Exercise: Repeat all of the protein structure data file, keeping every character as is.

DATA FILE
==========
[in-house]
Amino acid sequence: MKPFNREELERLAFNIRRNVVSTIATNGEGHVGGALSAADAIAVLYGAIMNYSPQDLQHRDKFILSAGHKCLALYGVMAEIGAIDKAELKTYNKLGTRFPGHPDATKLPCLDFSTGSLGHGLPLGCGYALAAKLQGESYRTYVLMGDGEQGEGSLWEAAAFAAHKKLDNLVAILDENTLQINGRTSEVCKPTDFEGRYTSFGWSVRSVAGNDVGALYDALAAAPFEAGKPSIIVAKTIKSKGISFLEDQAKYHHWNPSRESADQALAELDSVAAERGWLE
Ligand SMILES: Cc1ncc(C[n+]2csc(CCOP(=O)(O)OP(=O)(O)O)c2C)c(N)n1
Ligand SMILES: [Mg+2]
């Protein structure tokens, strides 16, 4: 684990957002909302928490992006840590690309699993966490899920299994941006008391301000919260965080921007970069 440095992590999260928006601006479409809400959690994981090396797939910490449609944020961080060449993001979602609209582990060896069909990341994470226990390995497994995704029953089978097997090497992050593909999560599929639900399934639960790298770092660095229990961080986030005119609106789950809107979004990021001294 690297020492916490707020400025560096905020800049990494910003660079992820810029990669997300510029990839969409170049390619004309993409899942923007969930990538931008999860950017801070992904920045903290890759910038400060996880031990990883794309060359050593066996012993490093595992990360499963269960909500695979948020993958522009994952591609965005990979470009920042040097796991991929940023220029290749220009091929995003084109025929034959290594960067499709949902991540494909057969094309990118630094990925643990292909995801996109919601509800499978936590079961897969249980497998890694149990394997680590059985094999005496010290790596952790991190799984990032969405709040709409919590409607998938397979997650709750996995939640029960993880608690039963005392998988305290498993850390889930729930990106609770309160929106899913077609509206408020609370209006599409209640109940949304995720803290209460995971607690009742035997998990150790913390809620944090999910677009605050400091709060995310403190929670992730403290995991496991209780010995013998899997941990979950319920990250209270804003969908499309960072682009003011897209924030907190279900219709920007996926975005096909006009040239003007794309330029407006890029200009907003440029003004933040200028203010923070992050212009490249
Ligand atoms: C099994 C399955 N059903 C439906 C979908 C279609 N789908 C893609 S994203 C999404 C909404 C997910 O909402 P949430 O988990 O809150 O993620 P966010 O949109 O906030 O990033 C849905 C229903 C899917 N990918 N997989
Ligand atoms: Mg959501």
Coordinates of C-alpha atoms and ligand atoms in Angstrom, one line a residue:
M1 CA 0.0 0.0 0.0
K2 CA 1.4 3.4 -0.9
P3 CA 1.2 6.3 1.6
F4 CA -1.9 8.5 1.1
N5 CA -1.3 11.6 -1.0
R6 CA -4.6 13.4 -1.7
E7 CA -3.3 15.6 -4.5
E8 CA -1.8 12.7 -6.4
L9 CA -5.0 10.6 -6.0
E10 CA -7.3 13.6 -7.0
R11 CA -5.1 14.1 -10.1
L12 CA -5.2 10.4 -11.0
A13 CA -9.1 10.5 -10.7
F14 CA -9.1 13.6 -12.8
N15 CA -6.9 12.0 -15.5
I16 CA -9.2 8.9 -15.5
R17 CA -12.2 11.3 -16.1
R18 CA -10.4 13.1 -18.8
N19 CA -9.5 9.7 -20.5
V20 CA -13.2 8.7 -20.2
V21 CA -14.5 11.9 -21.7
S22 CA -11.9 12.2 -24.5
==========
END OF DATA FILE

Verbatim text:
[in-house]
Amino acid sequence: MKPFNREELERLAFNIRRNVVSTIATNGEGHVGGALSAADAIAVLYGAIMNYSPQDLQHRDKFILSAGHKCLALYGVMAEIGAIDKAELKTYNKLGTRFPGHPDATKLPCLDFSTGSLGHGLPLGCGYALAAKLQGESYRTYVLMGDGEQGEGSLWEAAAFAAHKKLDNLVAILDENTLQINGRTSEVCKPTDFEGRYTSFGWSVRSVAGNDVGALYDALAAAPFEAGKPSIIVAKTIKSKGISFLEDQAKYHHWNPSRESADQALAELDSVAAERGWLE
Ligand SMILES: Cc1ncc(C[n+]2csc(CCOP(=O)(O)OP(=O)(O)O)c2C)c(N)n1
Ligand SMILES: [Mg+2]
């Protein structure tokens, strides 16, 4: 684990957002909302928490992006840590690309699993966490899920299994941006008391301000919260965080921007970069 440095992590999260928006601006479409809400959690994981090396797939910490449609944020961080060449993001979602609209582990060896069909990341994470226990390995497994995704029953089978097997090497992050593909999560599929639900399934639960790298770092660095229990961080986030005119609106789950809107979004990021001294 690297020492916490707020400025560096905020800049990494910003660079992820810029990669997300510029990839969409170049390619004309993409899942923007969930990538931008999860950017801070992904920045903290890759910038400060996880031990990883794309060359050593066996012993490093595992990360499963269960909500695979948020993958522009994952591609965005990979470009920042040097796991991929940023220029290749220009091929995003084109025929034959290594960067499709949902991540494909057969094309990118630094990925643990292909995801996109919601509800499978936590079961897969249980497998890694149990394997680590059985094999005496010290790596952790991190799984990032969405709040709409919590409607998938397979997650709750996995939640029960993880608690039963005392998988305290498993850390889930729930990106609770309160929106899913077609509206408020609370209006599409209640109940949304995720803290209460995971607690009742035997998990150790913390809620944090999910677009605050400091709060995310403190929670992730403290995991496991209780010995013998899997941990979950319920990250209270804003969908499309960072682009003011897209924030907190279900219709920007996926975005096909006009040239003007794309330029407006890029200009907003440029003004933040200028203010923070992050212009490249
Ligand atoms: C099994 C399955 N059903 C439906 C979908 C279609 N789908 C893609 S994203 C999404 C909404 C997910 O909402 P949430 O988990 O809150 O993620 P966010 O949109 O906030 O990033 C849905 C229903 C899917 N990918 N997989
Ligand atoms: Mg959501």
Coordinates of C-alpha atoms and ligand atoms in Angstrom, one line a residue:
M1 CA 0.0 0.0 0.0
K2 CA 1.4 3.4 -0.9
P3 CA 1.2 6.3 1.6
F4 CA -1.9 8.5 1.1
N5 CA -1.3 11.6 -1.0
R6 CA -4.6 13.4 -1.7
E7 CA -3.3 15.6 -4.5
E8 CA -1.8 12.7 -6.4
L9 CA -5.0 10.6 -6.0
E10 CA -7.3 13.6 -7.0
R11 CA -5.1 14.1 -10.1
L12 CA -5.2 10.4 -11.0
A13 CA -9.1 10.5 -10.7
F14 CA -9.1 13.6 -12.8
N15 CA -6.9 12.0 -15.5
I16 CA -9.2 8.9 -15.5
R17 CA -12.2 11.3 -16.1
R18 CA -10.4 13.1 -18.8
N19 CA -9.5 9.7 -20.5
V20 CA -13.2 8.7 -20.2
V21 CA -14.5 11.9 -21.7
S22 CA -11.9 12.2 -24.5